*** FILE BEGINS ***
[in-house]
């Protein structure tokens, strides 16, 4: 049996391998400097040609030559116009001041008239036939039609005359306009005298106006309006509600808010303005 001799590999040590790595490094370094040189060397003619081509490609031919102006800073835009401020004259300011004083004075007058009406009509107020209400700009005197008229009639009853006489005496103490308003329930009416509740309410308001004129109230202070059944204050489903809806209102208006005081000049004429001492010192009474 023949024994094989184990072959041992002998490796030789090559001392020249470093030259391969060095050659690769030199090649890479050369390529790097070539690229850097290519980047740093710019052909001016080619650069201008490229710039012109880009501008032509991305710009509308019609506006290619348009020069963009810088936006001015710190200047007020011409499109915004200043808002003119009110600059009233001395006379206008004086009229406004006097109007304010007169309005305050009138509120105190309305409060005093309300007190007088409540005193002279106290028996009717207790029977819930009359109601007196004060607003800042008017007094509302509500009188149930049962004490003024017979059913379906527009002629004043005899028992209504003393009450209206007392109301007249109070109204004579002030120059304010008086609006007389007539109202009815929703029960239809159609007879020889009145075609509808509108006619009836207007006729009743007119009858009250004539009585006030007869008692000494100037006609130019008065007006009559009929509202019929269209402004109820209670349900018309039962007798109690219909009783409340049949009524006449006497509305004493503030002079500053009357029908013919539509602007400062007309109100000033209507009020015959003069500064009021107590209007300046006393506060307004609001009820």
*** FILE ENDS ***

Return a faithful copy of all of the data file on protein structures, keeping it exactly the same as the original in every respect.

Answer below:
[in-house]
């Protein structure tokens, strides 16, 4: 049996391998400097040609030559116009001041008239036939039609005359306009005298106006309006509600808010303005 001799590999040590790595490094370094040189060397003619081509490609031919102006800073835009401020004259300011004083004075007058009406009509107020209400700009005197008229009639009853006489005496103490308003329930009416509740309410308001004129109230202070059944204050489903809806209102208006005081000049004429001492010192009474 023949024994094989184990072959041992002998490796030789090559001392020249470093030259391969060095050659690769030199090649890479050369390529790097070539690229850097290519980047740093710019052909001016080619650069201008490229710039012109880009501008032509991305710009509308019609506006290619348009020069963009810088936006001015710190200047007020011409499109915004200043808002003119009110600059009233001395006379206008004086009229406004006097109007304010007169309005305050009138509120105190309305409060005093309300007190007088409540005193002279106290028996009717207790029977819930009359109601007196004060607003800042008017007094509302509500009188149930049962004490003024017979059913379906527009002629004043005899028992209504003393009450209206007392109301007249109070109204004579002030120059304010008086609006007389007539109202009815929703029960239809159609007879020889009145075609509808509108006619009836207007006729009743007119009858009250004539009585006030007869008692000494100037006609130019008065007006009559009929509202019929269209402004109820209670349900018309039962007798109690219909009783409340049949009524006449006497509305004493503030002079500053009357029908013919539509602007400062007309109100000033209507009020015959003069500064009021107590209007300046006393506060307004609001009820």